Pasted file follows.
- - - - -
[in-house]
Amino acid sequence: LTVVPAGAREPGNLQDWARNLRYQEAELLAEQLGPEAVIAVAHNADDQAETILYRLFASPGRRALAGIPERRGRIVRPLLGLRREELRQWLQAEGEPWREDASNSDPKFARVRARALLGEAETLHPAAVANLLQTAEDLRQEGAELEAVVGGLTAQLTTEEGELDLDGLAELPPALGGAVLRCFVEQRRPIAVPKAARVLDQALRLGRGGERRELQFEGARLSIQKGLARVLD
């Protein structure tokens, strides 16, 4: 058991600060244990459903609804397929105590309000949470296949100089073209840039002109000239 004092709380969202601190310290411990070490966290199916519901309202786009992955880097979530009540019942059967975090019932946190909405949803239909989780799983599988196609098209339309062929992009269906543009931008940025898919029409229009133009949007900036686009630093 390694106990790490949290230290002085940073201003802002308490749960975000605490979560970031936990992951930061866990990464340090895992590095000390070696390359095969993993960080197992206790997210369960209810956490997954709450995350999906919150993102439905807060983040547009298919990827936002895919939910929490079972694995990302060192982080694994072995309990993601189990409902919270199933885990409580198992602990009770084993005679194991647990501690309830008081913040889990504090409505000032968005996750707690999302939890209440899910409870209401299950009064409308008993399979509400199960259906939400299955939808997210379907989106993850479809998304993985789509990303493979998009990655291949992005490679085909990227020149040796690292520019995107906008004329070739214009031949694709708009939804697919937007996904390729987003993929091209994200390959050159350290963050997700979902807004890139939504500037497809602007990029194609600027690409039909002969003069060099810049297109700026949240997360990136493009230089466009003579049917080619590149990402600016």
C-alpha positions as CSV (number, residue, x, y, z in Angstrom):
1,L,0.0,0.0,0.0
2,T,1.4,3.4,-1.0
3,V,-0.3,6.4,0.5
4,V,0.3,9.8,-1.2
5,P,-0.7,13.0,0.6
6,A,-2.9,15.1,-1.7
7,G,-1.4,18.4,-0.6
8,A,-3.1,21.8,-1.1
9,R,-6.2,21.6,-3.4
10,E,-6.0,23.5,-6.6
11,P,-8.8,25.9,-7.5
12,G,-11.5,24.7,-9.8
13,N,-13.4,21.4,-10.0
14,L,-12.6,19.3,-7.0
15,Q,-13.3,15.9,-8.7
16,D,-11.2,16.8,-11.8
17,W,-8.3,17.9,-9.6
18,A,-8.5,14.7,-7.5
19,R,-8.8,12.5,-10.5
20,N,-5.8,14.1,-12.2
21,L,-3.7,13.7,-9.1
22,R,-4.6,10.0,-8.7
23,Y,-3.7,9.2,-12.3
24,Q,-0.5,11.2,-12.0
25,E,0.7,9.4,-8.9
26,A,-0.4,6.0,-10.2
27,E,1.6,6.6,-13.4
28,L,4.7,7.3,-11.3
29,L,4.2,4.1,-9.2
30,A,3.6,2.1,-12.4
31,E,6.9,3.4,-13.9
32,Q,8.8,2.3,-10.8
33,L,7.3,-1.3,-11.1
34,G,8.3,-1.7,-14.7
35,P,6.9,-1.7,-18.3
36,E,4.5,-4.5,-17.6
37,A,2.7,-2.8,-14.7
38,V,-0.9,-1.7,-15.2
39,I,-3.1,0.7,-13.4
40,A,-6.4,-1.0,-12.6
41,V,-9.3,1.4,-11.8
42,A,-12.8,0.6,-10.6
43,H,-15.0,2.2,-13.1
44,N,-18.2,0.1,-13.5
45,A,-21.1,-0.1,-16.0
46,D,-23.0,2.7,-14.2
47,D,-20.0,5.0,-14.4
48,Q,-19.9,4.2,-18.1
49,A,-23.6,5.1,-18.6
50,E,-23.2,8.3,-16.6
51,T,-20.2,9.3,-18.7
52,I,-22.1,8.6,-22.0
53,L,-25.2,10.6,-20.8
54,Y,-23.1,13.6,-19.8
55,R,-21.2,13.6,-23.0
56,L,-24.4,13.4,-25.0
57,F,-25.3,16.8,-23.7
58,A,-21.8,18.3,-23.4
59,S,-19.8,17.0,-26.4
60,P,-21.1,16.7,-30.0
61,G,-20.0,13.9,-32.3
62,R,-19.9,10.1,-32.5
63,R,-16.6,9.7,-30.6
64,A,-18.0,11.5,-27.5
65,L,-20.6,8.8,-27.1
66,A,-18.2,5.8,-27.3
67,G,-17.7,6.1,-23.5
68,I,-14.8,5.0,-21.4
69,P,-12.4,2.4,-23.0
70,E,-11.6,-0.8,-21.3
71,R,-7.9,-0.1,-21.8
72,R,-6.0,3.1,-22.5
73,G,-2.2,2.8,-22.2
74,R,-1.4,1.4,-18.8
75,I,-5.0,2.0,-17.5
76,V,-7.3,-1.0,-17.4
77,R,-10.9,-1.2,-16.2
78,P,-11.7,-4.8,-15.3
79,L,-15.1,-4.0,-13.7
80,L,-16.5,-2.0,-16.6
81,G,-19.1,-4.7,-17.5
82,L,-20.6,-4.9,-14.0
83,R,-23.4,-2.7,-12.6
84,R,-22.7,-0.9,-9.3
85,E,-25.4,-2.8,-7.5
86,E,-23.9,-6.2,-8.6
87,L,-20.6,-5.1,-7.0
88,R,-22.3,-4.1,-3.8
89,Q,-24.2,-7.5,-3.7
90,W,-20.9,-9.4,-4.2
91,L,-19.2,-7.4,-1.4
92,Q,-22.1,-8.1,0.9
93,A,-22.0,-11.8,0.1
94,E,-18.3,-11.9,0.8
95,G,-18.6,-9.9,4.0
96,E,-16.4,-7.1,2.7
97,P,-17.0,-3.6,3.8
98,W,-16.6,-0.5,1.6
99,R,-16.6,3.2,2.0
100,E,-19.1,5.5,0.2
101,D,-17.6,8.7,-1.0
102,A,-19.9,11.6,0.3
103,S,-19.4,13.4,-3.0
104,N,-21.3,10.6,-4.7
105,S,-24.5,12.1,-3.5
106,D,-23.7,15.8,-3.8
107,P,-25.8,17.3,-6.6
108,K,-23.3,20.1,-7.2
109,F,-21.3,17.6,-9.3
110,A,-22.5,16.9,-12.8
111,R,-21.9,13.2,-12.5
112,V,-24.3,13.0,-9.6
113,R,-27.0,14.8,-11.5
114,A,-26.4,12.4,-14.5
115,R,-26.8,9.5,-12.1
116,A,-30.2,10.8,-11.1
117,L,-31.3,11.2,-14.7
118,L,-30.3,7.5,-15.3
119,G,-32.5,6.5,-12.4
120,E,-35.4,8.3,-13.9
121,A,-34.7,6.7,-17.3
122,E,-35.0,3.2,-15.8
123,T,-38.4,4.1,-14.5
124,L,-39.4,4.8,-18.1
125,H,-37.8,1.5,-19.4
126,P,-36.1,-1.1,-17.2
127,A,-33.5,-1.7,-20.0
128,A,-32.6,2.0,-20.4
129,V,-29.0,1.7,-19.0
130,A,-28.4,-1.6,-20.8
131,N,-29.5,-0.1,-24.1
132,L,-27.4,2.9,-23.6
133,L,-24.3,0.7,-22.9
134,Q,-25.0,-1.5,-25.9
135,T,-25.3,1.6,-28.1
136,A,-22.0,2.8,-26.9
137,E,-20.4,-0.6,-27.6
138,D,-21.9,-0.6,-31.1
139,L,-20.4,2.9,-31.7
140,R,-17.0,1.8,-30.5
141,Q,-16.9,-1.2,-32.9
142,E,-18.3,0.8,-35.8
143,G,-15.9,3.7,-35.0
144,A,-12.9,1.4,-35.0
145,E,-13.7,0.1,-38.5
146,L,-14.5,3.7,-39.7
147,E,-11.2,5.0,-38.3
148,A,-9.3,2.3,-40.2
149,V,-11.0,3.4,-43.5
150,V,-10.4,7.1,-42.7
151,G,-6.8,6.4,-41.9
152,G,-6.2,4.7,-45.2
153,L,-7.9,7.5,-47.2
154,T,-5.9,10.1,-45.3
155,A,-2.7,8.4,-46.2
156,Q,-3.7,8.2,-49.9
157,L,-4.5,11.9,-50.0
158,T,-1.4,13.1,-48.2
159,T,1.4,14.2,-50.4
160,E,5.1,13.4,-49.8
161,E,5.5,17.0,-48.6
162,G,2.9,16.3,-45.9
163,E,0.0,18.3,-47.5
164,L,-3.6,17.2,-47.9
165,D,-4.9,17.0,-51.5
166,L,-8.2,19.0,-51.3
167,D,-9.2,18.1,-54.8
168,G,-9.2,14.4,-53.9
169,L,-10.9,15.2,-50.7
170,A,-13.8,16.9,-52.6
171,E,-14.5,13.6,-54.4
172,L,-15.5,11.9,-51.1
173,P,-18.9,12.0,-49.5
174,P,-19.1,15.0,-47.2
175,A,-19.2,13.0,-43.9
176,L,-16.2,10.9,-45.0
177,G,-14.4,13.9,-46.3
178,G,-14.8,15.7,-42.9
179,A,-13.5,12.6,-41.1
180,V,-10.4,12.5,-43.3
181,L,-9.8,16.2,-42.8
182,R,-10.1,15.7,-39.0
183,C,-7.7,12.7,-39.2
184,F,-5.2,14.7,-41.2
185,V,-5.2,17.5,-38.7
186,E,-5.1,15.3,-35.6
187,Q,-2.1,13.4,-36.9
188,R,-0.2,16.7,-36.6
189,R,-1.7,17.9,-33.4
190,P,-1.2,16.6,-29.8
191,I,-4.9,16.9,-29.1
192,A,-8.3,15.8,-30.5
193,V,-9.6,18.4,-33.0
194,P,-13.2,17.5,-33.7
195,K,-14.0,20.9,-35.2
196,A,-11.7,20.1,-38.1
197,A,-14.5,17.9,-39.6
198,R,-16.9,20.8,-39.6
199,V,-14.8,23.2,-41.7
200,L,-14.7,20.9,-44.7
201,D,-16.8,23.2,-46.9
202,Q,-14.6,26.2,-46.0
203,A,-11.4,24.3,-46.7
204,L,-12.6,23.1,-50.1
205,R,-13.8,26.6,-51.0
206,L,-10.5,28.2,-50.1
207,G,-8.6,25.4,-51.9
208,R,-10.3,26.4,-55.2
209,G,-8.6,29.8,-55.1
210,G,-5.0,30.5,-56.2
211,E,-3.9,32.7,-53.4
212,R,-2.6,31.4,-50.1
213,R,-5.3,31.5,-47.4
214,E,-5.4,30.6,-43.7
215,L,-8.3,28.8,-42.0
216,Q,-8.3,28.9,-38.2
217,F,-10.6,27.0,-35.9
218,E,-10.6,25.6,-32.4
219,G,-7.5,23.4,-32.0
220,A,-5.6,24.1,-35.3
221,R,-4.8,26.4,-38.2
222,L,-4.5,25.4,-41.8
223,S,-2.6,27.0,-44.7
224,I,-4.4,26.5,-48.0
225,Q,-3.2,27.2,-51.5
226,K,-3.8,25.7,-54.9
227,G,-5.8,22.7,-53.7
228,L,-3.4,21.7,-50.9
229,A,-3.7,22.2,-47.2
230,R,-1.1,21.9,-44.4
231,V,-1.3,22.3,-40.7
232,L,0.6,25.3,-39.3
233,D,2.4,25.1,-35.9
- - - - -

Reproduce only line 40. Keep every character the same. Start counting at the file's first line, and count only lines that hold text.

36,E,4.5,-4.5,-17.6